Released in 1997, the Uri Caine Ensemble's Wagner e Venezia
somehow evaded proper consideration within the electrons of All About Jazz
. No more. Caine and his unique brand of interpretation has long been well-regarded at the magazine. Wagner e Venezia
is one of the pinnacles among pinnacles from the pianist/composer's early output. Wagner e Venezia
is Caine's third release on the Winter & Winter label and the first where he used classical music as his creative jumping-off point. The following years saw the release of his excellent Mahler series, Gustav Mahler / Uri Caine: Urlicht / Primal Light
(W&W, 1997), Gustav Mahler In Toblach: I Went Out This Morning Over the Countryside
(W&W, 1999) and Dark Flame
(W&W, 2004) and Mahler- Caine: The Drummer Boy
Caine's survey of the classical realm was further buffeted with his critically-acclaimed take of Bach's Goldberg Variations
(W&W, 2000), Love Fugue: Robert Schumann
(W&W, 2000), Diabelli Variations (After Ludwig Van Beethoven
(W & W, 2003), Uri Caine Plays Mozart
(W&W, 2007), the Verdi-centered Othello Syndrome
(W&W, 2007) and multi-composer The Classical Variations
(W&W, 2008). These highly personal conceptions stand as Caine's bona fides
at the crossroads where classical music and jazz intersect.
What Caine establishes with Wagner e Venezia
("Wagner in Venice") is his multidirectional modus operandi
where he, at once, reorchestrates the familiar in imaginative ways, defines W&W's "Audiofilm" ideal (though, oddly, Wagner e Venezia
is not classified as such in their catalog) and adds some well-deserved humor using just a smidgin of irreverence, whimzy and electric intellect. Regarding his orchestration, Caine scores well-known selections from Wagner's book for an acoustic band consisting of two violins, cello, bass, piano and the real Caine kicker, accordion. This pared-down orchestra is given the personality of a parlor or bistro band. The accordion lends a certain old-world ambiance to the music. This is performance for a small stage, an intimate space inhabited by friends.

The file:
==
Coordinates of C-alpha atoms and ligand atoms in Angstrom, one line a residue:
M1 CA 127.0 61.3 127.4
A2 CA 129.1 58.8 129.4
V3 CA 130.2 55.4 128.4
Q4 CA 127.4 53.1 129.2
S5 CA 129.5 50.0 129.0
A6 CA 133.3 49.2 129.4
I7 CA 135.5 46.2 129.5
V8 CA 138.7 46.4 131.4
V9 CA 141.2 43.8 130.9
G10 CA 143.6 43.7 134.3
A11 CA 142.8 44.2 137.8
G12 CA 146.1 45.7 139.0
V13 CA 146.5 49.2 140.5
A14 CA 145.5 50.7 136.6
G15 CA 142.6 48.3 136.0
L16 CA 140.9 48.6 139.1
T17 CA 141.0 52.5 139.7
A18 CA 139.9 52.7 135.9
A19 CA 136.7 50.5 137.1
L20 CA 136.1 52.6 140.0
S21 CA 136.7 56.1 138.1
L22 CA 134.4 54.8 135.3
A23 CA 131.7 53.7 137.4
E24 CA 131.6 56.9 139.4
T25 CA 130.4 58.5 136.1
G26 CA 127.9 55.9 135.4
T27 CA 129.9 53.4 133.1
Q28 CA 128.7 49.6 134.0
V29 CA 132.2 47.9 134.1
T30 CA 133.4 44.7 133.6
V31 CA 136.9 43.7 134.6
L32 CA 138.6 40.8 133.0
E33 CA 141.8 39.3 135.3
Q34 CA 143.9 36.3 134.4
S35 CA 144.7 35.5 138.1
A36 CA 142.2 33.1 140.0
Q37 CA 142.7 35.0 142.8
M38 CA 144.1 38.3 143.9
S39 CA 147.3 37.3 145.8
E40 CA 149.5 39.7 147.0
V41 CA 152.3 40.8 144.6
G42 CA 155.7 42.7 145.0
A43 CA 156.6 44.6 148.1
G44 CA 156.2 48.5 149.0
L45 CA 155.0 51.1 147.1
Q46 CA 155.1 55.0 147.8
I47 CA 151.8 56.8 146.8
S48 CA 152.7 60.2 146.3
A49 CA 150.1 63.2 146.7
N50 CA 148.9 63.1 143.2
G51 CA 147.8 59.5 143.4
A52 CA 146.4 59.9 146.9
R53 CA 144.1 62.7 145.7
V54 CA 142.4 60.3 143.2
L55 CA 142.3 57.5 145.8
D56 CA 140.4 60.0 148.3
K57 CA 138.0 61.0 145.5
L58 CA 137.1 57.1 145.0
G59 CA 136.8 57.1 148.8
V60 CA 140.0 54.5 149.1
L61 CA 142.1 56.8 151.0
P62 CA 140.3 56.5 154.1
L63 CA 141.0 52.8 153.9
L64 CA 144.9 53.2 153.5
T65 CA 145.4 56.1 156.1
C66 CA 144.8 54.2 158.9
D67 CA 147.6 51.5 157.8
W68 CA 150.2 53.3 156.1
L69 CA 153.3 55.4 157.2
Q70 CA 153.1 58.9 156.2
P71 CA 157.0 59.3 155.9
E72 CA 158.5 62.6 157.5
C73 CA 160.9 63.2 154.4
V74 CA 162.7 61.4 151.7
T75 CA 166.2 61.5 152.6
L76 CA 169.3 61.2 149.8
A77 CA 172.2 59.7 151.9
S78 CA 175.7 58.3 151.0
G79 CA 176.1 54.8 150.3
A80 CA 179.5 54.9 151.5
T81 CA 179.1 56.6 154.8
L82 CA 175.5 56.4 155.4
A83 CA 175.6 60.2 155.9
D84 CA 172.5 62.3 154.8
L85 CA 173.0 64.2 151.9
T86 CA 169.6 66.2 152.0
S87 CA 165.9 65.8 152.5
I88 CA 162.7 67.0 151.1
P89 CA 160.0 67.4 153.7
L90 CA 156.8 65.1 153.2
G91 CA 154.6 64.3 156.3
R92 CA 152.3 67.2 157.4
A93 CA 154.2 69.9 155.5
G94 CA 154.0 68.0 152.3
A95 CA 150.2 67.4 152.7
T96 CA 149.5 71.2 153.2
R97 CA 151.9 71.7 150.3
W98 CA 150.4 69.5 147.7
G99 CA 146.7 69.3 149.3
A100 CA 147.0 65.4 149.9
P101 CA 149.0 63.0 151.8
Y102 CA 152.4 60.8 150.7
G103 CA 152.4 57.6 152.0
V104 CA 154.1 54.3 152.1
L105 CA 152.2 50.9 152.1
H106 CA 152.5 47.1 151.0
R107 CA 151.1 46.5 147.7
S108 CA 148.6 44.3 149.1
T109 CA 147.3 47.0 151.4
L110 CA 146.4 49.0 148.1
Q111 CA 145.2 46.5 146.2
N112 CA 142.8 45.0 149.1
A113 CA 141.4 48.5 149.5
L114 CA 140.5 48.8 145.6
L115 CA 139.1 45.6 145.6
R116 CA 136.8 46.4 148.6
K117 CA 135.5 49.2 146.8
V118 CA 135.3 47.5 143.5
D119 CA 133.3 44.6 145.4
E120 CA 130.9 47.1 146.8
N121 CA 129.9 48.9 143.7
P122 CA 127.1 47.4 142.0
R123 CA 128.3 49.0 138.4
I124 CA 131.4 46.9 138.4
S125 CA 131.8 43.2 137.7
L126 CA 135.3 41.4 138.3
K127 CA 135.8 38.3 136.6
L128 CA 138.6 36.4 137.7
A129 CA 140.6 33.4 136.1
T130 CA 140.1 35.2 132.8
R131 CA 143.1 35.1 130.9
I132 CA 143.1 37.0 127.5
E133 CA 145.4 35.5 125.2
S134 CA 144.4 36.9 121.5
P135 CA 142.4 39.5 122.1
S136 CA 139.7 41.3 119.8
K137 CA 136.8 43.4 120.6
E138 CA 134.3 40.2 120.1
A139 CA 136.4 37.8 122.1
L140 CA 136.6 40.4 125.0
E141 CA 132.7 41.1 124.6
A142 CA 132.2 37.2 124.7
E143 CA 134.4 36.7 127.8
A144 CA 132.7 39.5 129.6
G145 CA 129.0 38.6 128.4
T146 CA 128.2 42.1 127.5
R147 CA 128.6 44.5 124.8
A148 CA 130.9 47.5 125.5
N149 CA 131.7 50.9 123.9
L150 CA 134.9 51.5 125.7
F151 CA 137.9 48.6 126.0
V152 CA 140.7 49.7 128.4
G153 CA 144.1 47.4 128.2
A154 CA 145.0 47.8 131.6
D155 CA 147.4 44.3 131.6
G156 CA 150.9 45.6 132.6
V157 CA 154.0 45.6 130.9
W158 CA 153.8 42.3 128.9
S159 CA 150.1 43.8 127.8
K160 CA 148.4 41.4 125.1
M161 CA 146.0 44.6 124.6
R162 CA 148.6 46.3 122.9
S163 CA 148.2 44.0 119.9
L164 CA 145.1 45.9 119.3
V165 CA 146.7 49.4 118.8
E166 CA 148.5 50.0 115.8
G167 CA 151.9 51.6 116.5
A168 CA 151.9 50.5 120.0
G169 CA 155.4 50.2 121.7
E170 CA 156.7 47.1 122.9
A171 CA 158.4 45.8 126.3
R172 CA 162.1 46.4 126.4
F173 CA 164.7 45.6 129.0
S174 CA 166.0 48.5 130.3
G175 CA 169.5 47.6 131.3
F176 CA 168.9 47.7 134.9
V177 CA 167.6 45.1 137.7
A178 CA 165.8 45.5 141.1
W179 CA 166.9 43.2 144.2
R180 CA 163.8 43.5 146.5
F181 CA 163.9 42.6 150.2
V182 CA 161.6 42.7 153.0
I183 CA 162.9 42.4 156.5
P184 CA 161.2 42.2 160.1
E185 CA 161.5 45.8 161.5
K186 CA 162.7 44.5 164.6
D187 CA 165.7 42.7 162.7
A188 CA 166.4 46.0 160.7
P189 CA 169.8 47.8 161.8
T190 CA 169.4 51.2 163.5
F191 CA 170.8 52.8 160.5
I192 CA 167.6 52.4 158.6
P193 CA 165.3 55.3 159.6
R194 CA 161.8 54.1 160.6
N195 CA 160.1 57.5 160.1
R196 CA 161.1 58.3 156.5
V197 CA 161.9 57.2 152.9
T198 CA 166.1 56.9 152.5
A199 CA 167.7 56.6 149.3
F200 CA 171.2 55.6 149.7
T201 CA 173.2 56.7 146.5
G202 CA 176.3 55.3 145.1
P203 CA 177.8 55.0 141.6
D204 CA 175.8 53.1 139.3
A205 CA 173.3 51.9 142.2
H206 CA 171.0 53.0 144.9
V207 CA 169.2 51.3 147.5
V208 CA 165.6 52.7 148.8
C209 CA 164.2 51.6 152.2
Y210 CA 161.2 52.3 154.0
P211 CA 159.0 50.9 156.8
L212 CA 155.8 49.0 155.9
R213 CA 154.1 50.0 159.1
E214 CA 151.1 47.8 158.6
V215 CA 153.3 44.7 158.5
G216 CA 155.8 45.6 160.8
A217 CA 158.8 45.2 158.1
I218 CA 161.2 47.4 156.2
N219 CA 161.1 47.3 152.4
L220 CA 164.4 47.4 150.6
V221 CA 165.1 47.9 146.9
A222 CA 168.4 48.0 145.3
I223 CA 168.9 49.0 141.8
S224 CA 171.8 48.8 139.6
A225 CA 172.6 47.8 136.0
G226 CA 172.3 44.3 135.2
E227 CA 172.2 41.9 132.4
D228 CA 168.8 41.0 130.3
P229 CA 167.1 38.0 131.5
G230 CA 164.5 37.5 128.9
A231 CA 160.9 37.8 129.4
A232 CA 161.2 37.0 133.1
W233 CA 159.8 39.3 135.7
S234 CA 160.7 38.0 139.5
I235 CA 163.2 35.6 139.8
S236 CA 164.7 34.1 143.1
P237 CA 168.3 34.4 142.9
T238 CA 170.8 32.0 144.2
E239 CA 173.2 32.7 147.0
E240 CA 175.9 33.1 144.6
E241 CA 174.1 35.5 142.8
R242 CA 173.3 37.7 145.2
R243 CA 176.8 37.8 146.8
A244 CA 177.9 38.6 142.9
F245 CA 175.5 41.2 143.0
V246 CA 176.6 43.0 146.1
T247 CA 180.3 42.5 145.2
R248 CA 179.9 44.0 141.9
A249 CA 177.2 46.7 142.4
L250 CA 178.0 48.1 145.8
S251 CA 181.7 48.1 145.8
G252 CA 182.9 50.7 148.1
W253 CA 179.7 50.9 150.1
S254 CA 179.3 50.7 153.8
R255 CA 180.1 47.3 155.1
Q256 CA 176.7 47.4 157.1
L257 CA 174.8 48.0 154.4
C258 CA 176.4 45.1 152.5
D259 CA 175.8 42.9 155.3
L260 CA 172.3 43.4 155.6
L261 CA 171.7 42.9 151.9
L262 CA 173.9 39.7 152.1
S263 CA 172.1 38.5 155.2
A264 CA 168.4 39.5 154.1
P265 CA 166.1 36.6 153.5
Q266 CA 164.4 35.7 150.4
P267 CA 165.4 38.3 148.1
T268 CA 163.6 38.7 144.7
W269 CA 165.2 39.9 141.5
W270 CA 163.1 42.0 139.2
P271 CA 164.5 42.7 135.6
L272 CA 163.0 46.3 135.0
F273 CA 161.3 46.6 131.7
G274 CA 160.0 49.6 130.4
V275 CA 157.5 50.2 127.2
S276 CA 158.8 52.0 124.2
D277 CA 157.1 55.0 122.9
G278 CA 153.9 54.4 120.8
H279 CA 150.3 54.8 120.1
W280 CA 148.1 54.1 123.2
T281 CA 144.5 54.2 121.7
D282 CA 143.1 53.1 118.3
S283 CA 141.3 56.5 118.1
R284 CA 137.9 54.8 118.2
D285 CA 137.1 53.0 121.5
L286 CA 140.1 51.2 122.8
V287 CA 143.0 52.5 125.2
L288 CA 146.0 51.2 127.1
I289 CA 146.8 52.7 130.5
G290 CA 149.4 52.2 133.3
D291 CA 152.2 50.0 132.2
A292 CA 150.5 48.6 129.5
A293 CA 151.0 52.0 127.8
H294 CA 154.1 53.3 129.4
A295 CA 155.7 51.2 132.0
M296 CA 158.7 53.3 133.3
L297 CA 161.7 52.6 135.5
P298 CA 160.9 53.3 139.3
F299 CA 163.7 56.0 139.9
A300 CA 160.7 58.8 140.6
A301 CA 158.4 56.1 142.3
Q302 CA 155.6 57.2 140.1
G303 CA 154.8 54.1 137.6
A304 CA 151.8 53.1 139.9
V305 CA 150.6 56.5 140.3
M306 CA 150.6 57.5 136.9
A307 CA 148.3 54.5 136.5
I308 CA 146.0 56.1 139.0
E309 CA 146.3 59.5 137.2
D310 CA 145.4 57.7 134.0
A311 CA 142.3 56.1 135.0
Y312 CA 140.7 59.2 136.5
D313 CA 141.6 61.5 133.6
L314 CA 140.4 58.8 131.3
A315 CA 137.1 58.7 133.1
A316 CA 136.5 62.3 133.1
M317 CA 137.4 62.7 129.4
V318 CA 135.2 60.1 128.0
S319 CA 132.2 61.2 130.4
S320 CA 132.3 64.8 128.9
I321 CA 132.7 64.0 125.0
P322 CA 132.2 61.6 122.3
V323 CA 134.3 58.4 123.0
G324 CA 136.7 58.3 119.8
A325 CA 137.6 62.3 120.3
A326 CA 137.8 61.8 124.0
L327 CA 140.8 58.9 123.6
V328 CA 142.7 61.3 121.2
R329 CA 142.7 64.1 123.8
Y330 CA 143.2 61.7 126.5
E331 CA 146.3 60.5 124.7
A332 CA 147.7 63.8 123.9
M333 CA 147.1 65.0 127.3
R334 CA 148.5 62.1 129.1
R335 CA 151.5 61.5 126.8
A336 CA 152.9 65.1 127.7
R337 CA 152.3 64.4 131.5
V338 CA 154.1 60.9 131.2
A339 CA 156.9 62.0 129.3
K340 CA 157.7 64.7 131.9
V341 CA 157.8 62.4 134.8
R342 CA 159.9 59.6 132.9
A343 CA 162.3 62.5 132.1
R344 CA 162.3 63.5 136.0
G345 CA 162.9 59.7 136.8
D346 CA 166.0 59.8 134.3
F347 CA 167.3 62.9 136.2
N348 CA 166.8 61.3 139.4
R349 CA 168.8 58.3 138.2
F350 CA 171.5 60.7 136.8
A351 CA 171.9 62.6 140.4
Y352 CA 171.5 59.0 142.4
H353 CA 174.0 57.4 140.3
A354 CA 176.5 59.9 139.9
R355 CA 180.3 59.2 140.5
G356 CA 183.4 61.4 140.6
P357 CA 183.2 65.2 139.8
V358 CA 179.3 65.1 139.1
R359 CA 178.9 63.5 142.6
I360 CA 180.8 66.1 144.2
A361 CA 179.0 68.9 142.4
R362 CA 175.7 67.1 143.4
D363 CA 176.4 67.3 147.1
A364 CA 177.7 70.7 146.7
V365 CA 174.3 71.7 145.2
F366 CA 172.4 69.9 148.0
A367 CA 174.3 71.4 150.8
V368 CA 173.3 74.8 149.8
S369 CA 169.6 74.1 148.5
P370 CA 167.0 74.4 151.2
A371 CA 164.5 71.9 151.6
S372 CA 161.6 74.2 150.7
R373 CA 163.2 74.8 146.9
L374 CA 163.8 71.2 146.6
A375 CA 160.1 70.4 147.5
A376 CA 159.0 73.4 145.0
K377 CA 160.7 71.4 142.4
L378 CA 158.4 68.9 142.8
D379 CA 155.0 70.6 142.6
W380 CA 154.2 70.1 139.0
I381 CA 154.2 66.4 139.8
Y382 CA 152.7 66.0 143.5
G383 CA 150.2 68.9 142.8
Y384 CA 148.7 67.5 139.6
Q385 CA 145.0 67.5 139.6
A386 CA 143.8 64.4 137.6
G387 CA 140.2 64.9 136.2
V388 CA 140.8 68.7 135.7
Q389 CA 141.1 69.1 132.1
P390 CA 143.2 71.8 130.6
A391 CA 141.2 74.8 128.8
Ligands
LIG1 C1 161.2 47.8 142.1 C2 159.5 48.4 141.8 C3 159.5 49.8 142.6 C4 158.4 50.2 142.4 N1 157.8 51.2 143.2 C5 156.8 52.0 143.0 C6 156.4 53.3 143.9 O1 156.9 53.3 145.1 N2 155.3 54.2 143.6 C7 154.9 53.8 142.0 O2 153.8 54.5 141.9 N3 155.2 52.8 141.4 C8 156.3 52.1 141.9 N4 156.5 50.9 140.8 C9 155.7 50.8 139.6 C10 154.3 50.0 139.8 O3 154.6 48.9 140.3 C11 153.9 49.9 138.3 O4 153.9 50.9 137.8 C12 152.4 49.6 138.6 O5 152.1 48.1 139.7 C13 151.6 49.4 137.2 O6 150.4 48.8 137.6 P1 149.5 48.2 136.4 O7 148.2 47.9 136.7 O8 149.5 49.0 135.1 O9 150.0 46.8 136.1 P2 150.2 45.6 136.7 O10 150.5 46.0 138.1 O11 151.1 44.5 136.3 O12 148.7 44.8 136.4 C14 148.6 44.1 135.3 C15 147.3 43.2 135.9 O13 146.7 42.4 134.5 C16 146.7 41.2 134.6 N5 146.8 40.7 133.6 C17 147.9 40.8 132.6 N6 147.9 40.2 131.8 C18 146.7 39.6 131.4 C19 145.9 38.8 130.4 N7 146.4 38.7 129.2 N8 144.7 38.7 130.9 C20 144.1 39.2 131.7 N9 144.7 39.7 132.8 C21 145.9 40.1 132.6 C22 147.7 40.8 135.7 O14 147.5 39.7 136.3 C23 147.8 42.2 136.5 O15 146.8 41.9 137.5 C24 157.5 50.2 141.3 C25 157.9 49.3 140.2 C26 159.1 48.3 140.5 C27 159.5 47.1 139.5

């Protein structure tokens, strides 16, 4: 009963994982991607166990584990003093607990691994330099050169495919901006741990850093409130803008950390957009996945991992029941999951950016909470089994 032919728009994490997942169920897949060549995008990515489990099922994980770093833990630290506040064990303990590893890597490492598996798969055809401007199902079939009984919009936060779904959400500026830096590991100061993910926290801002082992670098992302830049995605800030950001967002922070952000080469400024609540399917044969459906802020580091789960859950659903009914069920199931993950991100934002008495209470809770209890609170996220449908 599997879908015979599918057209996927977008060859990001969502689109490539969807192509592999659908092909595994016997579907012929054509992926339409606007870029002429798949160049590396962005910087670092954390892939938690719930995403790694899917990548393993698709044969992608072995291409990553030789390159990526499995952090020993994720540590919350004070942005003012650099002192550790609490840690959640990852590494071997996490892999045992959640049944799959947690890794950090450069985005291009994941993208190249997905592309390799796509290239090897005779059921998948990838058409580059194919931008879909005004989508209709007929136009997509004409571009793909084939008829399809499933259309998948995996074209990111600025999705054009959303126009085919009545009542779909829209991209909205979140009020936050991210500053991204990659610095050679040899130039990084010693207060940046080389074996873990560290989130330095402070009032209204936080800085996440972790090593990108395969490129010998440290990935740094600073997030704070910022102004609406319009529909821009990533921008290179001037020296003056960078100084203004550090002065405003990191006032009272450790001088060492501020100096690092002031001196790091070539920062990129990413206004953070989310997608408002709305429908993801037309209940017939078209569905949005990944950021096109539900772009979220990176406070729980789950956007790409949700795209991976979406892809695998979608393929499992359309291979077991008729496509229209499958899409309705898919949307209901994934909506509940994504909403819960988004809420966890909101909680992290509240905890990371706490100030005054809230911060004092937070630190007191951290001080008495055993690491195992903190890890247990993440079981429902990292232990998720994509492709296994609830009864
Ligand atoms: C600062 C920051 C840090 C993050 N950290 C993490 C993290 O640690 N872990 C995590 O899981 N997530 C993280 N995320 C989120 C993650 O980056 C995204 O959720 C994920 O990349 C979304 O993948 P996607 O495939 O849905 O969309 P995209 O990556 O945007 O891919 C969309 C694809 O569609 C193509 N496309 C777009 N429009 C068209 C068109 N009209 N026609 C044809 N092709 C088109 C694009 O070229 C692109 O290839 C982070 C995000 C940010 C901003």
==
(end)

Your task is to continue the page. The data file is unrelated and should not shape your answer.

The "Audiofilm" angle comes from the live recording of this performance at the Gran Cafe Quadri in Venice, the perfect venue for this spare performance. The audience is of moderate size and very appreciative. The sound established is one of a cafe orchestra entertaining the dinner guests with adaptations of the more familiar pieces from various Wagner operas. The recital opens with Isolde's "Liebestod" from Tristan und Isolde
. It is introduced slowly, engineers carefully capturing audience noise to set the sonic climate of the piece. Caine captures all of the drama of the piece with his savvy and smart sextet, accentuating the piece's climax and reprieve. The same can be said for the Tannhauser
overture. The group manages to sound larger than it is, especially during the piano
passages. Caine extracts the sheer beauty of Wagner's music from the operatic bombast often present.
Caine's true genius lies in his keen ability to balance the unquantifiable axes of reverence/irreverence, seriousness/whimsy and the forthright/humorous. He illustrates his talent for such on "Der Ritt der Walkuren" ("The Ride of the Valkyries"). Instead of trying to blow the roof off with his small army, he reverses Wagner's dynamics and first presents the familiar melody on the strings pizzicato. The effect is both cozy and stunning. Caine is joined by his frequent collaborators bassist Drew Gress and violinist Mark Feldman, who figure largely in Caine's subsequent output. Wagner e Venezia
deserved attention way earlier than going on 20 years and it is as relevant today as then.